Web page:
Paul O'Grady:
Paint it black

Such was their friendship that Paul O’Grady once punched out someone who was getting fruity with Cilla Black. So it’s fitting that he’s the new presenter of a reboot of Blind Date

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Walking into an upscale conference room in central London, Paul O’Grady ceremoniously lights up a cigarette. “This is such a civilised hotel where you can open the windows,” he exclaims. “These bloody American ones where everything’s sealed up and I’m sat on the lav with a can of Febreze.”

This opening is quintessential O’Grady. Despite being a 61-year-old millionaire broadcaster, bestselling author and presenter of tear-jerking shows about rescue dogs, amid salubrious surroundings, he still makes you feel like he’s having a good natter over the garden fence. He takes a couple of puffs of the cigarette and then tosses it.

“Cilla would say awful things about me and I’d say terrible things about her. It was a good double act.”

“I can buy 20 and they last me all week,” he says. Besides, it’s his last vice. “Oh Christ, I’ve calmed down,” admits the man who once swallowed a lump of hash he found in his pocket in Bangkok customs so as not to get caught with it. He rarely drinks. “Award ceremonies put me off booze because they always have cheap, crap nasty wine that should have a pickled onion in it.”

In a stylish blue suit, he cuts a more demure look than his drags-to-riches alter-ego Lily Savage – a brassy “blonde bombsite” from Birkenhead who, despite being a shoplifting ex-prostitute, broke into the mainstream in the 1990s, landing a succession of TV gigs, including an interviewing stint on The Big Breakfast, before he retired the character in 2004. We’re here to discuss his role as matchmaker on Channel 5’s reboot of Blind Date. The ITV Saturday night stalwart ran from 1988 until 2003 – one of the first modern reality shows in which members of the public were held up for viewers’ entertainment or judgement – and was helmed by his friend, the inimitable Cilla Black.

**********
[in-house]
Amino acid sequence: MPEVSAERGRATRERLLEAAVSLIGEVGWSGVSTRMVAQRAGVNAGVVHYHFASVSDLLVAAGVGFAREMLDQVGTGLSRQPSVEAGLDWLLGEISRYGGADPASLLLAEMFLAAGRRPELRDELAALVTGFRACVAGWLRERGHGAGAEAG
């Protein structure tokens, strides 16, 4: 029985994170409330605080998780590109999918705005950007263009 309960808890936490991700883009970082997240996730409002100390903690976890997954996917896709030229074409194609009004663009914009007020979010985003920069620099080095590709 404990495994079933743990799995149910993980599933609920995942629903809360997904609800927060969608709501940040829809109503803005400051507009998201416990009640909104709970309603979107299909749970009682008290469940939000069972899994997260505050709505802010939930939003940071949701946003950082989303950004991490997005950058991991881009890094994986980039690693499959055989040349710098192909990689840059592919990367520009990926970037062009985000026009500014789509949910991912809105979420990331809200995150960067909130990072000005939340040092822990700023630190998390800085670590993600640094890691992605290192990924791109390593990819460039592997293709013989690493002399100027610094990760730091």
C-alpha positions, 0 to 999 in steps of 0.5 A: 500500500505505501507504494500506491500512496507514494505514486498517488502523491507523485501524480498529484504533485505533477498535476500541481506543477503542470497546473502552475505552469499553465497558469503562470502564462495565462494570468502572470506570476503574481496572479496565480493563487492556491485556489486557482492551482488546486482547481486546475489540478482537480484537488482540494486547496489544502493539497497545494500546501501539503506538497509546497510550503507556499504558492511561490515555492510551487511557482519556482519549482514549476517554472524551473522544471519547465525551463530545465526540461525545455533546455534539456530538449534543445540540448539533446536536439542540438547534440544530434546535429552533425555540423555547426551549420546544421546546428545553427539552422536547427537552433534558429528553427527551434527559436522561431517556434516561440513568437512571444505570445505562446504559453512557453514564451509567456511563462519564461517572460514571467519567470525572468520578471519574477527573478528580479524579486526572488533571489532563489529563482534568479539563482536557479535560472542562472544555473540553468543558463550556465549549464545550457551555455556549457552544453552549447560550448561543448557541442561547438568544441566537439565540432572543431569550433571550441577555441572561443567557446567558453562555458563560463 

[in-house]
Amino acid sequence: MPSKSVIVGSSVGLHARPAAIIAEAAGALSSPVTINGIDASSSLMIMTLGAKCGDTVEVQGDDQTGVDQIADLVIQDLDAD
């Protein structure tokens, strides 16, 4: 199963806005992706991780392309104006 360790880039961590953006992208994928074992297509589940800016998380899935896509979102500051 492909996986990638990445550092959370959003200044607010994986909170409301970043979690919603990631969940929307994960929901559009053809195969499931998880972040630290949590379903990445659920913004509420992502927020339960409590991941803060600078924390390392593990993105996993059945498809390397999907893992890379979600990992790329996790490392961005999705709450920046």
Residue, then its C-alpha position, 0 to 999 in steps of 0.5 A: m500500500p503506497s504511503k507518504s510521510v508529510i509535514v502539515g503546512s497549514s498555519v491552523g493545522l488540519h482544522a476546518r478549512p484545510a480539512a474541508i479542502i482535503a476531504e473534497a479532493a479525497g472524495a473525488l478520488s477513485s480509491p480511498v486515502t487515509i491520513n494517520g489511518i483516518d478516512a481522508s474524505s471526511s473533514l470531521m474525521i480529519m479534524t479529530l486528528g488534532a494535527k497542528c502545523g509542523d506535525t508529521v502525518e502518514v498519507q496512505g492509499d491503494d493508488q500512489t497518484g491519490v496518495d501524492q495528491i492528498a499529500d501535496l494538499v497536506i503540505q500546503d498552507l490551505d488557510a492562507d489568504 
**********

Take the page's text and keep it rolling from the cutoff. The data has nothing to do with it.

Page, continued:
Two years on from her death from a stroke following a fall at her Spanish villa,  O’Grady says he still “misses her terribly”, so when he received the call about the job, he was initially reluctant. “Then I rang up Cilla’s son Robert, who I’m very close with, and he said: ‘My mother would love you to do it.’”

But he was nervous, he admits, in a voice that sounds like he’s gargling the Mersey, despite moving to London aged 18. The first time he heard the music – he mimics the famous jazzy Blind Date theme tune – and the line ‘Ladies and gentlemen, please welcome your host’ he was waiting for ‘Miss Cilla Black’. When he heard ‘Paul O’Grady’ instead – he recoils as if his name is a bad handshake – “I thought, that doesn’t feel right.

“It was emotional. Her presence was very much there. I find myself morphing into her, using her catchphrases, then correcting myself. It felt like she was operating me from above.”

It’s inspired casting. Although boasting that she “never turns right on a plane”, Cilla possessed the same seemingly down-to-earth charm. Rumours originally abounded that Geordie Shores’ perma-tanned Vicky Pattison would star in the show, but thankfully orange isn’t the new Black. It’s also touching because, for two decades, O’Grady and Cilla were inseparable, like a Scouse Will and Grace, having first met on Parkinson in 1998. She said O’Grady taught her how to laugh again after the death of her husband. He’d sent her a guardian angel, she said, only this one had hooves, horns and a tail. “She’d say awful things about me and I’d say terrible things about her. It was a good double act we had going.”